A list view is basically used to show some items. It offers orientation thereby and allows navigation without the need of other controls. Additionally, a list view may be used for single selection (users select one item from a list of mutually exclusive values) or multiple selection (selections in combination with the Shift key or Control key). However, because there is no common visual clue whether a list box’ mode is single or multiple and since other controls are more efficient for single selection, a list box should be used for single selection only.
Is this the right control
- Prefer a list view to show items that belong together and in case of sufficient space.
- Use the list view for selection if it is easy for users to know which items are checked at any given time, for one or more of these reasons:
- There are no more than twice the number of options then are visible at a time
- The options are well-known (for example months of a year or days of a week)
- Usually the selected options are close to each other in the list
- Do not provide extended multiple selection with Shift+Click or Ctrl+Click to select groups of contiguous or non-adjacent values, respectively. Instead, use the dual-list pattern if multiple items have to be selected, because it allows users to easily see which items are selected at any point, without having to scroll through the available options, and it can be used with only the mouse. (Once the list view is being revised this guideline is subject of change.)
- Do not have blank list items; use meta-options, e.g. (None) instead.
- Place options that represent general options (e.g. All, None) at the beginning of the list.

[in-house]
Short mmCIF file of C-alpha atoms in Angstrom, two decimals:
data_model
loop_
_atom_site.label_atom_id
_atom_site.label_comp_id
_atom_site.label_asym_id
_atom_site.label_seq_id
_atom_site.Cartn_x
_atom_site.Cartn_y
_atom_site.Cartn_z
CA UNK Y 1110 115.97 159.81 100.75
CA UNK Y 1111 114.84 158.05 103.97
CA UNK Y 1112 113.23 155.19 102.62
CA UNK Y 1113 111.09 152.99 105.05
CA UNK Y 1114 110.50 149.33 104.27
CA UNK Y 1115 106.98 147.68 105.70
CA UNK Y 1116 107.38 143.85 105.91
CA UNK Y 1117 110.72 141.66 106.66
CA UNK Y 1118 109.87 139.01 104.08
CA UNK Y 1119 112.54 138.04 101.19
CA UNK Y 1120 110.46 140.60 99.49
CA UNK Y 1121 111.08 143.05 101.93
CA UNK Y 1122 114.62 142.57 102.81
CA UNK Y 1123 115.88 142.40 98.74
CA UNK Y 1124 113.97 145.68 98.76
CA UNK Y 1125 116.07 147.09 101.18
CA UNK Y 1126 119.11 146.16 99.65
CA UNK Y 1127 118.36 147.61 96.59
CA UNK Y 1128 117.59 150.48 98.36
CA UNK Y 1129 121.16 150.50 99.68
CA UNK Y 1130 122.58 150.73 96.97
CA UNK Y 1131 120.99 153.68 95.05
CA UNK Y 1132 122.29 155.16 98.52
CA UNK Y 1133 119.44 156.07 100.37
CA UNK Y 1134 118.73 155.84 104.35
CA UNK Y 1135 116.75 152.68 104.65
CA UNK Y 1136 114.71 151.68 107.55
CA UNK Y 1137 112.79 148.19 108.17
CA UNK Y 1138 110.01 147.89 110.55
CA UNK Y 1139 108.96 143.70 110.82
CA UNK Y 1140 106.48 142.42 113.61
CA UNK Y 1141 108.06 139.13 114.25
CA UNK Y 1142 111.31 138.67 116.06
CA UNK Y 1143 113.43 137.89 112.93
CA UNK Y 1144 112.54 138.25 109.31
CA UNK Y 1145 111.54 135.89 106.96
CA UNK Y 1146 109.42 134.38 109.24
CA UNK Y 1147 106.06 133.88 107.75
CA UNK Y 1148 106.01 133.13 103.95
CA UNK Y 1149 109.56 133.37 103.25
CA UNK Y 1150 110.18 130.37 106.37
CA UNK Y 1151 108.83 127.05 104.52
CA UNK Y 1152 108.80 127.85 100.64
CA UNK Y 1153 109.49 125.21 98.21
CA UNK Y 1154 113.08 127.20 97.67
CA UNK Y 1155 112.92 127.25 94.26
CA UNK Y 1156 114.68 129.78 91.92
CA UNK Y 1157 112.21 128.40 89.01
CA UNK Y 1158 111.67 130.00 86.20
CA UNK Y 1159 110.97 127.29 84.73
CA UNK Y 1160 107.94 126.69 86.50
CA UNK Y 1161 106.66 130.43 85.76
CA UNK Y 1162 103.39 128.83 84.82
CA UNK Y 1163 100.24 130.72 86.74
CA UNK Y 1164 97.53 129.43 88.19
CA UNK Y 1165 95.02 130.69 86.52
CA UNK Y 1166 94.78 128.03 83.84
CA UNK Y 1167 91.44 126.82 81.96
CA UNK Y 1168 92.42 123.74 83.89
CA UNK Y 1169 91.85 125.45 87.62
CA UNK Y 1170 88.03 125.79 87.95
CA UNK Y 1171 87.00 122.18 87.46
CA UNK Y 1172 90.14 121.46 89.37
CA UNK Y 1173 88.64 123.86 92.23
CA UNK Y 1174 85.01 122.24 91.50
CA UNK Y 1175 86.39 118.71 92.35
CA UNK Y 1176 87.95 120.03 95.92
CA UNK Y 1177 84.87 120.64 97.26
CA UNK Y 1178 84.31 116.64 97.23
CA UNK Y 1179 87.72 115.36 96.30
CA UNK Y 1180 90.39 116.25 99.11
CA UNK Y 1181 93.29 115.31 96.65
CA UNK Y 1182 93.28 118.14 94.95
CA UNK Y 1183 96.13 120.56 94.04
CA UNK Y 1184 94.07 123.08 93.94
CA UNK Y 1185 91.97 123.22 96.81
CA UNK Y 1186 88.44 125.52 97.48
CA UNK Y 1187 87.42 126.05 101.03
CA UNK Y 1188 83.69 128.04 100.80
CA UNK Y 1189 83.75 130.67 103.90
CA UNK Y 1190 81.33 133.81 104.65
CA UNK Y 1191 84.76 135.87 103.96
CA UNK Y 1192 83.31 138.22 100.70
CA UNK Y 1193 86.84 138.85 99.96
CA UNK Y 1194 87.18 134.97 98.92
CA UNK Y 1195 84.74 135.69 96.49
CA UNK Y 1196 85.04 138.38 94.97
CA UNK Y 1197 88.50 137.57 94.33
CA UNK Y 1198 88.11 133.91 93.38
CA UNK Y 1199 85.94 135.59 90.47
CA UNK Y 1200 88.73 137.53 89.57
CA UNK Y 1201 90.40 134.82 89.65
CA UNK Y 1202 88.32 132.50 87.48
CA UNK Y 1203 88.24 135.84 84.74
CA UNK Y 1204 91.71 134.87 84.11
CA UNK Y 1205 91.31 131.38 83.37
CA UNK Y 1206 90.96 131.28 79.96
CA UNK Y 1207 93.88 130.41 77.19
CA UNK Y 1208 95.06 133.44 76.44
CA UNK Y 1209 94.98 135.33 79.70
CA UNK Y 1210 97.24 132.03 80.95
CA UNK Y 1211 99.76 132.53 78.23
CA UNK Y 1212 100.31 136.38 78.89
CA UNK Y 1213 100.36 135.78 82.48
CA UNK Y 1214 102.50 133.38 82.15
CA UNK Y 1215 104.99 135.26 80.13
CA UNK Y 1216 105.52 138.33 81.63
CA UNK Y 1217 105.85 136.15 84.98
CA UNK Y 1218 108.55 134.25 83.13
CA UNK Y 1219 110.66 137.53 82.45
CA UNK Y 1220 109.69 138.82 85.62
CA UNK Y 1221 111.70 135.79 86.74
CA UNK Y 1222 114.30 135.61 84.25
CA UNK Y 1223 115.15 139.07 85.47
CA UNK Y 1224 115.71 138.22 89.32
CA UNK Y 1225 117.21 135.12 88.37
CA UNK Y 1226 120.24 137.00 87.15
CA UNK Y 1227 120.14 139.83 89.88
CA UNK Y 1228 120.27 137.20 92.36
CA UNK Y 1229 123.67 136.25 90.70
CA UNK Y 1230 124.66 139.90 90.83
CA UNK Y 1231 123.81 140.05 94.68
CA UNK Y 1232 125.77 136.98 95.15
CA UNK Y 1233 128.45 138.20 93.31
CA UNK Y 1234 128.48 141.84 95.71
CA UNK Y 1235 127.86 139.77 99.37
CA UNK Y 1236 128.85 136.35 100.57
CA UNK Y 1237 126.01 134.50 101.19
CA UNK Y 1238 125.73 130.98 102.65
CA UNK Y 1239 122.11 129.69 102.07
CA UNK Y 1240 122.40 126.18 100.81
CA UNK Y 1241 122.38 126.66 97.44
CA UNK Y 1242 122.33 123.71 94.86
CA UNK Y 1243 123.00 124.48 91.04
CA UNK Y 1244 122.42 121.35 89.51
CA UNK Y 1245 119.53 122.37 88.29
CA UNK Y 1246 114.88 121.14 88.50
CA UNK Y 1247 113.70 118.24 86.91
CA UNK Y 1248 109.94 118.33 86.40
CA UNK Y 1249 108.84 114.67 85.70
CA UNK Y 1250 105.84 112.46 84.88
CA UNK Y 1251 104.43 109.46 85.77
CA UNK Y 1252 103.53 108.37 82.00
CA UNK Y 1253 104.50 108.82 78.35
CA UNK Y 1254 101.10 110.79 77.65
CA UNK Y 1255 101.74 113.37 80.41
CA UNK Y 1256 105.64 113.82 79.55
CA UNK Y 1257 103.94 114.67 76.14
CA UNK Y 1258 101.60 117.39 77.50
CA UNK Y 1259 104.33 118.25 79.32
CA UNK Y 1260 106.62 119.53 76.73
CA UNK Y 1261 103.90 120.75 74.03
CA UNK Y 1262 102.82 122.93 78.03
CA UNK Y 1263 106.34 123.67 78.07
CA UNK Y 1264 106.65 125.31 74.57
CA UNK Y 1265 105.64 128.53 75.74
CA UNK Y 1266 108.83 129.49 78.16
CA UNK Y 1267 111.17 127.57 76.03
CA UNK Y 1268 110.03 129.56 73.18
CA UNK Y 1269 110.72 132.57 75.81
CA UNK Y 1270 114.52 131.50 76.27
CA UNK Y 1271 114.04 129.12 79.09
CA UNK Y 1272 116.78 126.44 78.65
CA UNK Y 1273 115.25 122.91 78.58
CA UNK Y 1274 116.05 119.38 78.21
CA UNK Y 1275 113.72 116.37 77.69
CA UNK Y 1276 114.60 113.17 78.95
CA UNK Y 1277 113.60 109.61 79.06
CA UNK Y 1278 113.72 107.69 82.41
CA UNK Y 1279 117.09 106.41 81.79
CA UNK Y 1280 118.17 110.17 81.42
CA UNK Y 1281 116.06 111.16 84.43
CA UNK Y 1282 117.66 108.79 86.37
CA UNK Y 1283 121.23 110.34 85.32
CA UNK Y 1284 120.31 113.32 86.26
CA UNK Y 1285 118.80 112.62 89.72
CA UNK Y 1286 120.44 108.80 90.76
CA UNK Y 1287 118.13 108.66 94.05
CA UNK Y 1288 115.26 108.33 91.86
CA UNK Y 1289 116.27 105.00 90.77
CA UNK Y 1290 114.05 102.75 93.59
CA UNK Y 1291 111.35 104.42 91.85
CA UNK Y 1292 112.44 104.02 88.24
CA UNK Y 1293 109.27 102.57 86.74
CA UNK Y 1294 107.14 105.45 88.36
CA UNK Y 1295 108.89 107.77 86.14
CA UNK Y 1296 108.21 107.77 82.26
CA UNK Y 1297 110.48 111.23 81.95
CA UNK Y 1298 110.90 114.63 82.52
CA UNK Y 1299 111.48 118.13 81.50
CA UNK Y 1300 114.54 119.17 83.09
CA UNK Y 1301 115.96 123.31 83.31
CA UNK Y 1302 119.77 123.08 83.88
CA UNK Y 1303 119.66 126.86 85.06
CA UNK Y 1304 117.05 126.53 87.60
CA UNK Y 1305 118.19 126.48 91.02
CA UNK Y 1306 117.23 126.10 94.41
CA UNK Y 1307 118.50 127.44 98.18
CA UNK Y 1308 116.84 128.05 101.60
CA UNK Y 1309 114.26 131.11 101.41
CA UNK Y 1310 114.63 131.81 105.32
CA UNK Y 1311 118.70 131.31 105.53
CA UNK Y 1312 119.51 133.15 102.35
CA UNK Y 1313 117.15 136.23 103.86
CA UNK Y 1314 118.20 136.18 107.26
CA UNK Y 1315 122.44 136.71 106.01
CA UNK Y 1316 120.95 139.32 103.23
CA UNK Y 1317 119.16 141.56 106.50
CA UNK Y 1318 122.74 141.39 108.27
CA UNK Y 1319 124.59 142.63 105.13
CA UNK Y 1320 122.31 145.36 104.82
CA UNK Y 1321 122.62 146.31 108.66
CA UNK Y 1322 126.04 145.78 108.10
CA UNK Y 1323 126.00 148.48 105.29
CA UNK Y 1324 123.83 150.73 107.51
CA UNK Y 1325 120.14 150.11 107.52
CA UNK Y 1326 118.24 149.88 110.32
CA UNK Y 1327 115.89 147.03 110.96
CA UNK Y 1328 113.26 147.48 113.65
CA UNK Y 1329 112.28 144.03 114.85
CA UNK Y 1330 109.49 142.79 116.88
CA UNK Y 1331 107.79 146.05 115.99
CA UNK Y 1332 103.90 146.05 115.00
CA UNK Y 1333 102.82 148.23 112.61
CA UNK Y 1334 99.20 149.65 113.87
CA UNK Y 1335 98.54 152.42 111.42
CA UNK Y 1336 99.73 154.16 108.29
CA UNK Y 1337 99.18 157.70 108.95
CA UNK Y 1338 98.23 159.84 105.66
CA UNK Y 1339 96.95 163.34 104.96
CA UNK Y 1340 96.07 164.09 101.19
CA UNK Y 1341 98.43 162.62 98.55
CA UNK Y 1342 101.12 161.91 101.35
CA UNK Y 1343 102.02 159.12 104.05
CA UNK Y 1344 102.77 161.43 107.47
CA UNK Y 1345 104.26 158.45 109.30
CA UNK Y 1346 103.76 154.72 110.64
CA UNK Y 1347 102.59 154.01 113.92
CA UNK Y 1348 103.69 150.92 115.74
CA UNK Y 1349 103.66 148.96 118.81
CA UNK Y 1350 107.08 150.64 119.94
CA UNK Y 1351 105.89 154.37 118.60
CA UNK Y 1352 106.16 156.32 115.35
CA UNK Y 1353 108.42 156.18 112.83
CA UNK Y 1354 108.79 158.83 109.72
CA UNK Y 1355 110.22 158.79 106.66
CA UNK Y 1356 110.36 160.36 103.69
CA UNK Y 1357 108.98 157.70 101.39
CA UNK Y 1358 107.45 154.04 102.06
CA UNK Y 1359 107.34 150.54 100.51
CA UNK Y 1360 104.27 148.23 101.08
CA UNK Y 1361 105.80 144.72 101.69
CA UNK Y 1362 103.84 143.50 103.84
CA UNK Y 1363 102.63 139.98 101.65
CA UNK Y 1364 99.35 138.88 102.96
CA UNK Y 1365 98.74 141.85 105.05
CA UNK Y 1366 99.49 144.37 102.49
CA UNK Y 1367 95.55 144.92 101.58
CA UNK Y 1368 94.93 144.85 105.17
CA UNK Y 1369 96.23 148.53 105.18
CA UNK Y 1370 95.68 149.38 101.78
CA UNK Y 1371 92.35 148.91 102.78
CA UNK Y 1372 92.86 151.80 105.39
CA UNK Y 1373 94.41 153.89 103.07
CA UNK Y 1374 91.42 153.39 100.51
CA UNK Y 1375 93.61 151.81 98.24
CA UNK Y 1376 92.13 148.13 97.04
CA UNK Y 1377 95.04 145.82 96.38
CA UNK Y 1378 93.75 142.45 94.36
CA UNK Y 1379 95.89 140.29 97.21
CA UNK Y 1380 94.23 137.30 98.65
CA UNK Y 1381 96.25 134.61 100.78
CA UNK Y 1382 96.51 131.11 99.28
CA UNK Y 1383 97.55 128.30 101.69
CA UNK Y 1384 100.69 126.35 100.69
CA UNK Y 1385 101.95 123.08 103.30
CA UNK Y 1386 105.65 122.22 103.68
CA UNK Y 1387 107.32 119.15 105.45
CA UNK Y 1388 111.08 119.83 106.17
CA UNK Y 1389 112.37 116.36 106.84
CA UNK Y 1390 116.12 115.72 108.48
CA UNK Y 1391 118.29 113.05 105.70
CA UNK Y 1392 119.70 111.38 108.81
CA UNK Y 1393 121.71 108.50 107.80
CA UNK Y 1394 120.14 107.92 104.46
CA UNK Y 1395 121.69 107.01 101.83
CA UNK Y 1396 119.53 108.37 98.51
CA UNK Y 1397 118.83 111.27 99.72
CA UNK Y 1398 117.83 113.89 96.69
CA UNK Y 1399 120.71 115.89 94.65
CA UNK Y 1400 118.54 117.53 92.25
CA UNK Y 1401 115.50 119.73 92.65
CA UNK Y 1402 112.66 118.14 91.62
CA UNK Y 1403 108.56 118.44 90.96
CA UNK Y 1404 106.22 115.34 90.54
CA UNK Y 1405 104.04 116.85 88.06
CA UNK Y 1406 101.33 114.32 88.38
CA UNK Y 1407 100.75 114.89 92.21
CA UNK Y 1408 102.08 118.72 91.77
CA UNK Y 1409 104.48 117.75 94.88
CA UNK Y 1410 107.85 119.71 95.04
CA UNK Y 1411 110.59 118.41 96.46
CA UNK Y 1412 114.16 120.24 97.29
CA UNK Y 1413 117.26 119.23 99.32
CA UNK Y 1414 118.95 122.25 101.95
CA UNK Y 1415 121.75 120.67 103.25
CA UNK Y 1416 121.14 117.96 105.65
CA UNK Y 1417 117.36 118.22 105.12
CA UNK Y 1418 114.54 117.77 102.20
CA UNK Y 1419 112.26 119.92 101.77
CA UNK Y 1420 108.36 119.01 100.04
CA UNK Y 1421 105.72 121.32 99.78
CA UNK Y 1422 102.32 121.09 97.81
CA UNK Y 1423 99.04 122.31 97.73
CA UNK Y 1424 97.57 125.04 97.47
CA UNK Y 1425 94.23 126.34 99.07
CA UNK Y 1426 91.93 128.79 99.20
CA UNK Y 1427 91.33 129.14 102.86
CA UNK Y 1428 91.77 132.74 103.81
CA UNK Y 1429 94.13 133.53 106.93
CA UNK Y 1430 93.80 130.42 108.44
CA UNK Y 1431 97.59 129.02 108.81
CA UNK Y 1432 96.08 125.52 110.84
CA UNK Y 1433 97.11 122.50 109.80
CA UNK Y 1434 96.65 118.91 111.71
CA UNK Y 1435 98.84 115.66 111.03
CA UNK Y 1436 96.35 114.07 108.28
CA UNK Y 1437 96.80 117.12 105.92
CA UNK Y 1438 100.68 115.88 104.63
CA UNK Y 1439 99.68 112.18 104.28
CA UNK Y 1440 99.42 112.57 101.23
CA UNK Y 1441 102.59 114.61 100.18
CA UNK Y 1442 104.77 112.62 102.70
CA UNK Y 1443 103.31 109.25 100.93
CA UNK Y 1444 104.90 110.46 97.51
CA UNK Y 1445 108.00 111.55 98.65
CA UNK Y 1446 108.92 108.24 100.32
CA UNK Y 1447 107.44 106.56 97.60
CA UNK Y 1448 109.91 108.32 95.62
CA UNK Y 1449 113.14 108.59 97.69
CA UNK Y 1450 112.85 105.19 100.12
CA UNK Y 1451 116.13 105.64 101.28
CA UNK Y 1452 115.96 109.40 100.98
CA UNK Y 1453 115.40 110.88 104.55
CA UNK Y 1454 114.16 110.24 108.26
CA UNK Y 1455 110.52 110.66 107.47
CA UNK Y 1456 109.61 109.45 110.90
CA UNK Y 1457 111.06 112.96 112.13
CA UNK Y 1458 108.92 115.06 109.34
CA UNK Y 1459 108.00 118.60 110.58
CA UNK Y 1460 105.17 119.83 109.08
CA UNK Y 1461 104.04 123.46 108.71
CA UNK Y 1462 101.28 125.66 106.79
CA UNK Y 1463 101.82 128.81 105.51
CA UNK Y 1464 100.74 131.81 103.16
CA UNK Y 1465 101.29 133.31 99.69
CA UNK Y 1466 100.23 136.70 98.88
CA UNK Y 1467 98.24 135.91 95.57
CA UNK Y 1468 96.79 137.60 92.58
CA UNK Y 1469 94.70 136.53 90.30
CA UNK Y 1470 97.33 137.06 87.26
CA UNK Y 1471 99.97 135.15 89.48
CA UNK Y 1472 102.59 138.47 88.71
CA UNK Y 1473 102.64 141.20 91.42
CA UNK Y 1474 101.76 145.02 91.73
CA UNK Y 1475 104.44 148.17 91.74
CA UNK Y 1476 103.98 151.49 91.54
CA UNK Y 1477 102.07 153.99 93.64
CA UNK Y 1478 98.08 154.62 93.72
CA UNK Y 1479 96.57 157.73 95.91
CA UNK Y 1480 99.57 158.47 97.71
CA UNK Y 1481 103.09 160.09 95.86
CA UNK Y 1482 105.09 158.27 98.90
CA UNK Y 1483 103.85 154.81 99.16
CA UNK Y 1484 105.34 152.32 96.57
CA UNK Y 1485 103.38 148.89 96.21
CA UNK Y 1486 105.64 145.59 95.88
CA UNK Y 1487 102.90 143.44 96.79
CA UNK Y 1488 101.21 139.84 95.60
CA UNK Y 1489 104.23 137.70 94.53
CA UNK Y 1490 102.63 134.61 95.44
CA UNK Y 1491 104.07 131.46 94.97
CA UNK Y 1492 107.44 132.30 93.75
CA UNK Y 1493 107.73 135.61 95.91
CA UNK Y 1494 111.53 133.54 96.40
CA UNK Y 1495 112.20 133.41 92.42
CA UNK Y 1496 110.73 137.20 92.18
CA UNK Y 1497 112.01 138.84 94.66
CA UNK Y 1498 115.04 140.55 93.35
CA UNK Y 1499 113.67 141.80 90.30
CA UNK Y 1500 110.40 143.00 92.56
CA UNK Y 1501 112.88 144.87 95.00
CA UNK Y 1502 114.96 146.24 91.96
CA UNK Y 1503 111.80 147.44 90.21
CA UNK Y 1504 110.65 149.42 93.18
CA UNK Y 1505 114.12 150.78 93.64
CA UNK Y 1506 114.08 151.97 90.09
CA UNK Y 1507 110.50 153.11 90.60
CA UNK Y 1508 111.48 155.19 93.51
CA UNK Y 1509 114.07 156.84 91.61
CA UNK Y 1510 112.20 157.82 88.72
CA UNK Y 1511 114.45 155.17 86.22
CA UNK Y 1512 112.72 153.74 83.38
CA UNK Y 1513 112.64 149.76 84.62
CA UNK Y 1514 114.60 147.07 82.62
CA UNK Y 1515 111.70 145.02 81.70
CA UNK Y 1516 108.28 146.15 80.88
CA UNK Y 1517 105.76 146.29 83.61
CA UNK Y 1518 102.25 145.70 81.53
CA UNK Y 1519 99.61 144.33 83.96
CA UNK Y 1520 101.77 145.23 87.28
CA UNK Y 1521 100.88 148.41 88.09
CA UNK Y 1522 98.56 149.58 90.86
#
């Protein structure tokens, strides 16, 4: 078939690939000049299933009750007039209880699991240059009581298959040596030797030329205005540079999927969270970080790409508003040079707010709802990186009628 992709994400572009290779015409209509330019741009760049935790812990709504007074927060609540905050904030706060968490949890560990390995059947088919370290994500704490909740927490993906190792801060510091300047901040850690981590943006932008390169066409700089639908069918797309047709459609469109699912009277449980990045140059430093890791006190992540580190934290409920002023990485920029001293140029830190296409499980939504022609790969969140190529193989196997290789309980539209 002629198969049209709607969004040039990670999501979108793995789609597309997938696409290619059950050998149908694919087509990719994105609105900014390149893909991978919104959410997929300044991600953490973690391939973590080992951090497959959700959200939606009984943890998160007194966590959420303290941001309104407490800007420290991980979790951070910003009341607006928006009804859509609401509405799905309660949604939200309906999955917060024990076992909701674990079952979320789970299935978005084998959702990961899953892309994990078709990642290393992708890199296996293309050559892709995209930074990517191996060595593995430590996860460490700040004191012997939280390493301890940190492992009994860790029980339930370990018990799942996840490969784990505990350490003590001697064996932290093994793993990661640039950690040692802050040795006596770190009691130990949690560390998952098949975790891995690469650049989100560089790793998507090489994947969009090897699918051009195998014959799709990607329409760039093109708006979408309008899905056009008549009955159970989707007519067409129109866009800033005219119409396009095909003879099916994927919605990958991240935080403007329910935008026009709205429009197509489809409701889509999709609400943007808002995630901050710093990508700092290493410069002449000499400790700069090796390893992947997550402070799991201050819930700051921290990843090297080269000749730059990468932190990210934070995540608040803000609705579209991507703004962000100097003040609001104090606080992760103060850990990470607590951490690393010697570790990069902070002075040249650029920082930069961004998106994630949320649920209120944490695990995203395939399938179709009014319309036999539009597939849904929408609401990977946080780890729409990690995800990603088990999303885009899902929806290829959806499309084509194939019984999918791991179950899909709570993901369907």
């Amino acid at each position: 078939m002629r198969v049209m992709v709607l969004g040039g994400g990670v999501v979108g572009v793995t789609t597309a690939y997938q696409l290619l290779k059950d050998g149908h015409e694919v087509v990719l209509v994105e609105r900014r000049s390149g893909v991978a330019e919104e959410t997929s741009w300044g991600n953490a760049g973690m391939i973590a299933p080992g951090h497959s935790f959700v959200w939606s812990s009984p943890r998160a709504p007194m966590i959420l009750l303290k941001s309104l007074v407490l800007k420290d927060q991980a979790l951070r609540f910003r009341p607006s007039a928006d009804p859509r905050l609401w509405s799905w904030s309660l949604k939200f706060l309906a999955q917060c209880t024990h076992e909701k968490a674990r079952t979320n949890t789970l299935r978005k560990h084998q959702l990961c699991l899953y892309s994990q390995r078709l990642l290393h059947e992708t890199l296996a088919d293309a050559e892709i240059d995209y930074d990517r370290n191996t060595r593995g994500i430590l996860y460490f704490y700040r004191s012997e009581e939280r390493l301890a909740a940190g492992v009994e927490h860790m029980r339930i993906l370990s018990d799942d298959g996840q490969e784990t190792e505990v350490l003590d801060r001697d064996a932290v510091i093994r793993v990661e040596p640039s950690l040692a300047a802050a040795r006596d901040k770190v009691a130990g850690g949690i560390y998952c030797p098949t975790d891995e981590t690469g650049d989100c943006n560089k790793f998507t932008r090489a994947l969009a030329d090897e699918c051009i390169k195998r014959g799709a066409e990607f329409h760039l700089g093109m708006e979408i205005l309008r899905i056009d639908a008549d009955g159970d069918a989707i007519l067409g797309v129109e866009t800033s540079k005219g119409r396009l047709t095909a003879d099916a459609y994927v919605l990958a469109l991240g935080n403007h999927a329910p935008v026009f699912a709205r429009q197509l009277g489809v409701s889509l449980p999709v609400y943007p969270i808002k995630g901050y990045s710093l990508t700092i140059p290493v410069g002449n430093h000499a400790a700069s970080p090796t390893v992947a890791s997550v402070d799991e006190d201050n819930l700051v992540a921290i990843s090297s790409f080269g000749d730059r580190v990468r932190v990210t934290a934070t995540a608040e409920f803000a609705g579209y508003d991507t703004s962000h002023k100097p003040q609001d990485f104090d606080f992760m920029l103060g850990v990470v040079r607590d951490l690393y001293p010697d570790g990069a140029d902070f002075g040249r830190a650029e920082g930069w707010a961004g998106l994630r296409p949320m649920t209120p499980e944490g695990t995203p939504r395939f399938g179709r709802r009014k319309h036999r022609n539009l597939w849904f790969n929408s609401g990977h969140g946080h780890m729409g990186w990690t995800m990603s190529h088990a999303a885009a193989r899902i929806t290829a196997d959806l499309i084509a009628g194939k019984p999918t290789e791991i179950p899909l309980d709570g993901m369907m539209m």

- Sort list items in a logical order. Make sure sorting fits translation.
- For lists with more than one column view, show headers and enable sorting by clicking the header. Show sort order in header.
- Alternate row color (use theme settings). Use different keys (e.g. page up/down) when more lists should be accessible.
- Make the list control large enough that it can show at least four items at a time without scrolling.
- If the list appears in a dialog or utility window, consider making the window and the list within it resizeable so that the user can choose how many list items are visible at a time without scrolling. Each time the user opens this dialog, set its dimensions to those that the user last resized it to.
- If activating a choice affects the appearance or the enabled state of other controls, place them next to the list view.
- If certain controls in a dialog are only relevant if a certain item is selected (i.e. they are dependent controls), disable them instead of hiding.
- Label the list view with a descriptive caption to the top left (cf. alignment).
- Create a buddy relation so access keys are assigned.
- Do not use ending punctuation (neither dot nor colon) for caption.
- Use sentence style capitalization for list view items.